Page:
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Offline BackAtchaTopic starter
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« on: September 30, 2009, 03:46:26 pm »
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No survey of Connecticut pirate treasure legends can be complete without recounting the tale of what might have been the richest buried treasure ever recovered in the Nutmeg State. Given all that digging along the shores and all the speculation about Capt. Kidd, it is both strange and ironic that the discovery was made more than thirty miles inland from the nearest tidal waters, and had nothing to do with the ubiquitous Kidd. For this is the legend of Blackbeard's booty, buried in a granite-walled excavation in Hampton, and discovered -- or was it? -- less than sixty years ago.

Before he died in the fall of 1939, a man named Cady owned a property in the Howard's Valley section of Hampton long known as the Jewett homestead. In his final days, Cady was fond of telling the tale of a stranger who came to his house one evening in 1938. Although Cady lived alone and was somewhat wary of strangers, there was something about his visitor that inspired trust, the homeowner said, and so he asked him in. The stranger, who gave his name as Barney Reynolds, proceeded to tell Cady a remarkable story. Reynolds was, he said, a direct descendant of the notorious Capt. Edward Teach, known wherever sailors spun their yarns as "Blackbeard," the meanest, most ruthless pirate who ever sailed the Spanish main. Cady's visitor said that he had recently inherited a treasure map, handed down from Blackbeard himself, which unquestionably placed a buried hoard somewhere on Cady's property.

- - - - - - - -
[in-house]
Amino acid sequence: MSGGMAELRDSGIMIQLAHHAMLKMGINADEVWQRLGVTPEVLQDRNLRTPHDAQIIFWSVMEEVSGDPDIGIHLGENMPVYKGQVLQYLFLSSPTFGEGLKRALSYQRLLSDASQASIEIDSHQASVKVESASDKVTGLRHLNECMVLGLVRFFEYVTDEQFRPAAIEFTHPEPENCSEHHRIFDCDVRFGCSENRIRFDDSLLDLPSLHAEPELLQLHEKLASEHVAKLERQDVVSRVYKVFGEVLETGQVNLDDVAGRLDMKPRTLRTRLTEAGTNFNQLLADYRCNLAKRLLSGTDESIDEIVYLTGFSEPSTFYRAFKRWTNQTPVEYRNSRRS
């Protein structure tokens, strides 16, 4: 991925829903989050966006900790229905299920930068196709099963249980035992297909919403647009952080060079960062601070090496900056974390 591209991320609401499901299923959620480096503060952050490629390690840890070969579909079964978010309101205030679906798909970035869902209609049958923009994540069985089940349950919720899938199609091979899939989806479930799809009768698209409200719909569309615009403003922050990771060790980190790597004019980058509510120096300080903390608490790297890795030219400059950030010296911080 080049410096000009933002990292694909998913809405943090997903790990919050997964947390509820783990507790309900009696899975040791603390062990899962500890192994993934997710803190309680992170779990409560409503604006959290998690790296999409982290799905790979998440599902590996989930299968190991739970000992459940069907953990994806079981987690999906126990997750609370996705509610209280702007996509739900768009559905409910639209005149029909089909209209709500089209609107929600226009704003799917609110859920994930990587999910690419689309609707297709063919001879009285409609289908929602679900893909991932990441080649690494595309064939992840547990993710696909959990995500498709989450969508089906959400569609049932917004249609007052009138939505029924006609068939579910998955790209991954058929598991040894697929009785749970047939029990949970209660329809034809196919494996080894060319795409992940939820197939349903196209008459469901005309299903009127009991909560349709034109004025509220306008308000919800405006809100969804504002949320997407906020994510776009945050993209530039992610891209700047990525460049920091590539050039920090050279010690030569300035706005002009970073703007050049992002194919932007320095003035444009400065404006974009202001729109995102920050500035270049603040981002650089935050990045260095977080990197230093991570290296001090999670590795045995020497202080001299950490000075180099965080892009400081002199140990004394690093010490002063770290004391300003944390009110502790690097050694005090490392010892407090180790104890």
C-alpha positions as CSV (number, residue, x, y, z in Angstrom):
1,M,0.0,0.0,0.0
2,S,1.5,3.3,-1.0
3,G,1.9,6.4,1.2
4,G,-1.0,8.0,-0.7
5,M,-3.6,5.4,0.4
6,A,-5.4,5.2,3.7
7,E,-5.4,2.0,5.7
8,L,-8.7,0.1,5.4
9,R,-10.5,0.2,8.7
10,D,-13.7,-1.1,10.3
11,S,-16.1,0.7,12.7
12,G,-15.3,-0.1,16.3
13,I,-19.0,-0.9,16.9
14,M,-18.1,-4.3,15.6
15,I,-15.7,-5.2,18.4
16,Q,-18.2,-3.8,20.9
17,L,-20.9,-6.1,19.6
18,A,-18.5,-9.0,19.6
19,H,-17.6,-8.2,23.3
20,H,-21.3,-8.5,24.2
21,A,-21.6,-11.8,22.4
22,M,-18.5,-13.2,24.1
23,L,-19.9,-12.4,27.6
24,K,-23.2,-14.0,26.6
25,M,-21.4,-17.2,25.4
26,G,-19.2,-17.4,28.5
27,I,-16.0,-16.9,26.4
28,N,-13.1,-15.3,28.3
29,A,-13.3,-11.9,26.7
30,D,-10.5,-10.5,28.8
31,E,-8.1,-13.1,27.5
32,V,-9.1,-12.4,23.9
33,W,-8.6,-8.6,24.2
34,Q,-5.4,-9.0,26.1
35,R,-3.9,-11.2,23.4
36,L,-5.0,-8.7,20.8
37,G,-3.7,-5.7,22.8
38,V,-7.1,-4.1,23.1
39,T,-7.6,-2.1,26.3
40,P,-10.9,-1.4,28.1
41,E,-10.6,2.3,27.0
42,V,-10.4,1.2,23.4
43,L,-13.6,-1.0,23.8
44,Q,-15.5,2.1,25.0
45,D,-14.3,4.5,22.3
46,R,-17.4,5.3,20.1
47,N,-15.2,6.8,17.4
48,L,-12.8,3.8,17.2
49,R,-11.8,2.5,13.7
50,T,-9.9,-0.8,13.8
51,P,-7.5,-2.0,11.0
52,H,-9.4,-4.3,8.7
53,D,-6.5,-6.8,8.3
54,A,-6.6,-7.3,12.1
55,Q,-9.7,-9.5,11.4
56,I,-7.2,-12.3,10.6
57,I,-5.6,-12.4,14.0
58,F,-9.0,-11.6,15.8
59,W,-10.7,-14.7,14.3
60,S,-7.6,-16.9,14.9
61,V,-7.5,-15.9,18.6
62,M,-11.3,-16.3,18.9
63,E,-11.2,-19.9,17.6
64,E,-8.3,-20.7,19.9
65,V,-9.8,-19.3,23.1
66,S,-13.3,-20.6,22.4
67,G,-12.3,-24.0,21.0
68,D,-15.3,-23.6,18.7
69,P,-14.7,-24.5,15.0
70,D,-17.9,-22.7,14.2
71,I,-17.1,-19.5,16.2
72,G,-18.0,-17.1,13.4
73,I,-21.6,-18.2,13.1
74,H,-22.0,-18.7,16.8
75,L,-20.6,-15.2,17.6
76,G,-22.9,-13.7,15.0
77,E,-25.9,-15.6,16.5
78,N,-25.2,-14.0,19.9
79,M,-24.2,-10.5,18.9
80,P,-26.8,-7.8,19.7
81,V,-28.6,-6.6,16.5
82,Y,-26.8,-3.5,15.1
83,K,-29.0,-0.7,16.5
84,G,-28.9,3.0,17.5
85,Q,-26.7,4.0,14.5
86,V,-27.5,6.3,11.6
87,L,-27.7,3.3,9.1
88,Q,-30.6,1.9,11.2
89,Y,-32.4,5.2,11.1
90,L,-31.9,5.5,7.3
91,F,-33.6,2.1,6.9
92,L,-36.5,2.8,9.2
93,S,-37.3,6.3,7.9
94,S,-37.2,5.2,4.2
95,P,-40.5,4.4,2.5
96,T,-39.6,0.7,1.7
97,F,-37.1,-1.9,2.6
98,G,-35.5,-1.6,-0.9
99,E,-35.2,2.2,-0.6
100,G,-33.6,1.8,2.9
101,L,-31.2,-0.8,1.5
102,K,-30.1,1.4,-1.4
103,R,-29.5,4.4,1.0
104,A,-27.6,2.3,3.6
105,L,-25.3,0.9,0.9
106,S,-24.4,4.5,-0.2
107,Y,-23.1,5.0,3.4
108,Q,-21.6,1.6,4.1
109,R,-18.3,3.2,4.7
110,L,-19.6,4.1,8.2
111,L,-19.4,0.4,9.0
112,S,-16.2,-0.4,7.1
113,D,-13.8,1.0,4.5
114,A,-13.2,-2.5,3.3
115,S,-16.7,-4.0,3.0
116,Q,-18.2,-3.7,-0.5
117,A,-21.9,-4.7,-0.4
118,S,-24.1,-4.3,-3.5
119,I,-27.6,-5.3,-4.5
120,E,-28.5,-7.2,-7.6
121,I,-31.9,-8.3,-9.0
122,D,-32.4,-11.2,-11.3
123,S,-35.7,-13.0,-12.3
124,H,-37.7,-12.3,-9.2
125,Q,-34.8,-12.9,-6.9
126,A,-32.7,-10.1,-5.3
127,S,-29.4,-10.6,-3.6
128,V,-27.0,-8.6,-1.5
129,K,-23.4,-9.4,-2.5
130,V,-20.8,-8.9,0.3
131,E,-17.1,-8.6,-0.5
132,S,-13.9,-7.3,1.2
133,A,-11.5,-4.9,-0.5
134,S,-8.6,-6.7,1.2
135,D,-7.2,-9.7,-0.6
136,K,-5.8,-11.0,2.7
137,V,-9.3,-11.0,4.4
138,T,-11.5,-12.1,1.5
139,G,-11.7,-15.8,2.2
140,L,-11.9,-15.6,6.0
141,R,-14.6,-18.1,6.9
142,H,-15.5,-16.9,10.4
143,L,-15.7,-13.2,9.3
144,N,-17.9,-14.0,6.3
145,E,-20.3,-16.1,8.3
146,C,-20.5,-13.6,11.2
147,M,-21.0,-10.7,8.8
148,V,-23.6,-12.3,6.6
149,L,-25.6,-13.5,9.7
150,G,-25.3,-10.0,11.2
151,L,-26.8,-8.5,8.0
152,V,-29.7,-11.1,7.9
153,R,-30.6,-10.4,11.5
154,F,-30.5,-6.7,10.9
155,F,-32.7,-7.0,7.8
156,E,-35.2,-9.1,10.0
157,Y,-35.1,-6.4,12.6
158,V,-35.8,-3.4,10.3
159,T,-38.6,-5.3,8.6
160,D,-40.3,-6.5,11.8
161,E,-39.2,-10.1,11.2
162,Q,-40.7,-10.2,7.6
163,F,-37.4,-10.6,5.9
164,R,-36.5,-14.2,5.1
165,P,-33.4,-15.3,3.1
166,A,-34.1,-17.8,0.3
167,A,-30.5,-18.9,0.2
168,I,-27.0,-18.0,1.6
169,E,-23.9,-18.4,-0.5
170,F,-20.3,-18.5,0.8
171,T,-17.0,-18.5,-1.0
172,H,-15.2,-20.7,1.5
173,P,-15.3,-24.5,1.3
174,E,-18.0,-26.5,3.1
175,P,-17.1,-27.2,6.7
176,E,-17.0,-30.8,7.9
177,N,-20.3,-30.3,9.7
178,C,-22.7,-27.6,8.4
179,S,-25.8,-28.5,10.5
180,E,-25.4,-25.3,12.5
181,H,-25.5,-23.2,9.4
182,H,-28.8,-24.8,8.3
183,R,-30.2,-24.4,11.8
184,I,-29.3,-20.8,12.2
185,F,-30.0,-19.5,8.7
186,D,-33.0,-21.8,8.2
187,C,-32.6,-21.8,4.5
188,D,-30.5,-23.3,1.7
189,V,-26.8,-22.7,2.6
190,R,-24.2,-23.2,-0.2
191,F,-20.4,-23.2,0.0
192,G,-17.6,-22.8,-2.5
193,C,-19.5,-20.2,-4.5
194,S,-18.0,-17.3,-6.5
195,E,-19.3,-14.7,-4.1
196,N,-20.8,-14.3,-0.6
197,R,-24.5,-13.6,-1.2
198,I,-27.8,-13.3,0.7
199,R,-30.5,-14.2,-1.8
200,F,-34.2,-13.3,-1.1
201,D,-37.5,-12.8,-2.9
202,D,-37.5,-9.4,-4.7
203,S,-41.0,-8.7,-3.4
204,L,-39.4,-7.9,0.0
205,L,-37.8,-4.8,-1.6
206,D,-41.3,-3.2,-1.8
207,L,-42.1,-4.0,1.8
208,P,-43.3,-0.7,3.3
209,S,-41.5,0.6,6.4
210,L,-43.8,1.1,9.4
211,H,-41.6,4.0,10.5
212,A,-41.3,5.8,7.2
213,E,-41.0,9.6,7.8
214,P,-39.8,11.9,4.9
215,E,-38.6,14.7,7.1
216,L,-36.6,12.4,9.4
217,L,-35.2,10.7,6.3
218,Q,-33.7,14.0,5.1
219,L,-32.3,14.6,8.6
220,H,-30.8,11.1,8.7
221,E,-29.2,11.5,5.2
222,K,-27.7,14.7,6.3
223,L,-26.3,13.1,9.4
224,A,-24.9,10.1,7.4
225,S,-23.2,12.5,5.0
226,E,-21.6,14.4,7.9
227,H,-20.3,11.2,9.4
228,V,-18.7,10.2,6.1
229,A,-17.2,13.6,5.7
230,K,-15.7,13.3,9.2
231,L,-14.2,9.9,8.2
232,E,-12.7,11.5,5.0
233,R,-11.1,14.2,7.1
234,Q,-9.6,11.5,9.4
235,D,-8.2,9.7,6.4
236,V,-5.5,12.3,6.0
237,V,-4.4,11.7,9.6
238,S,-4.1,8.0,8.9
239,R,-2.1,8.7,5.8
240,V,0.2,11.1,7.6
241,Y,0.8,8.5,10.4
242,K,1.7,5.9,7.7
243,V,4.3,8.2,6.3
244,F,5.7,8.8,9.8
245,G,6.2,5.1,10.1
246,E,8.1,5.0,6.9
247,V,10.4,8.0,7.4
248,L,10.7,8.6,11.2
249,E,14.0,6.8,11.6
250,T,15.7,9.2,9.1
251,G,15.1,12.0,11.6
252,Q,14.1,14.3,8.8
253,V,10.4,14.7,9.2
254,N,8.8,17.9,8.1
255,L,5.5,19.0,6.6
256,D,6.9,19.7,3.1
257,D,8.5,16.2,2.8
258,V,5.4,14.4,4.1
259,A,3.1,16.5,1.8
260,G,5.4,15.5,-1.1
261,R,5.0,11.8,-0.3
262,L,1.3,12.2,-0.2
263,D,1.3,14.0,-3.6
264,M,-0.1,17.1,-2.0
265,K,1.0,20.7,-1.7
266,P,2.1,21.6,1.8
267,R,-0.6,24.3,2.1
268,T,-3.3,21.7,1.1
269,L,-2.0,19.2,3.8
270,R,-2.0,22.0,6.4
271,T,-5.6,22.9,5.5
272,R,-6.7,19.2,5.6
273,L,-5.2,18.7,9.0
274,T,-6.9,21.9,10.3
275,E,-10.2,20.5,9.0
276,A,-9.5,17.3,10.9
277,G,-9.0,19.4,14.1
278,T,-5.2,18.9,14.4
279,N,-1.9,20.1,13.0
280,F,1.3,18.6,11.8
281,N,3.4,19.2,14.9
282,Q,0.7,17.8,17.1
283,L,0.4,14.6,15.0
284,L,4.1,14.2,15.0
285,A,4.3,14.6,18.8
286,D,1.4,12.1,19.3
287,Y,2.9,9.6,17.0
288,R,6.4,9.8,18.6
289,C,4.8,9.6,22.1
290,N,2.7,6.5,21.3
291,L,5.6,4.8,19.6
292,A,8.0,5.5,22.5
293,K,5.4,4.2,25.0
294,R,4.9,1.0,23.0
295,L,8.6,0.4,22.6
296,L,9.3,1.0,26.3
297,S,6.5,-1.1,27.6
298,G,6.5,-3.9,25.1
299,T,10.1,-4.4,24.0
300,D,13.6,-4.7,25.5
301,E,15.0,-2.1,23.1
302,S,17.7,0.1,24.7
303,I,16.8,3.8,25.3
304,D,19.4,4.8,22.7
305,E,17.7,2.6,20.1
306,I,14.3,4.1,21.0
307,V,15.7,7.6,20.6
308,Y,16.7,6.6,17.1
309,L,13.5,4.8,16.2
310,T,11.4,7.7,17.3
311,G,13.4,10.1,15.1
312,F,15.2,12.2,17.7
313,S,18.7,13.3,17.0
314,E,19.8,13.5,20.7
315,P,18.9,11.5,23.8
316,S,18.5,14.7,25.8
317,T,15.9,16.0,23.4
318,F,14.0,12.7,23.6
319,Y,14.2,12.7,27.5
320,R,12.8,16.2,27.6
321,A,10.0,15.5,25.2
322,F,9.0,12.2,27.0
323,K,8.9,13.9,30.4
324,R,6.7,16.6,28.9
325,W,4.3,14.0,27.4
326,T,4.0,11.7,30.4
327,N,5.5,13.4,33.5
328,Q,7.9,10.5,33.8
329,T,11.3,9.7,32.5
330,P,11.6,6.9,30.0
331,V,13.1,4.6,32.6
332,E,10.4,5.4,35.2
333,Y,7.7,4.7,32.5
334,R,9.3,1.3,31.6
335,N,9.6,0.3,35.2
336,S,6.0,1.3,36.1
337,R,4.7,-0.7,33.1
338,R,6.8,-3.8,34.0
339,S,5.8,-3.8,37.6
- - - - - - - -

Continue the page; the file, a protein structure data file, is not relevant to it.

When Reynolds spread the yellowed map upon the Hampton man's dining room table, Cady said he could scarcely believe his eyes as the stranger showed him landmarks etched on the parchment which pointed to the exact location of the buried treasure: in the dooryard of a house, a stone shaped like a horse's head; following a line southeast-by-south across the road, a boulder, perhaps chipped purposely, resembling a dog's head, pointing south; and, across a small brook, on a line bearing right, a fish's head, the eye, realistically placed on the low stone, looking directly at the treasure pit, just twenty paces due south. Cady's heart beat faster, he said, for he immediately recognized them all! They were, indeed, on his land.

Reynolds then proposed a deal. If Cady would provide him with the proper digging tools and promise not to bother him until he had excavated the site where Blackbeard's treasure was buried, he would split the hoard with the landowner, fifty-fifty. Cady agreed, and the following morning Reynolds tramped off across Cady's land, headed for the boulder with the fish's eye. Two days passed, the Hampton man said, and he began to wonder how Reynolds was doing. After a third and then a fourth day went by with no word from Blackbeard's relative, Cady's curiosity got the better of him. Even if it meant giving up his share of the booty, he had to find Reynolds and check his progress.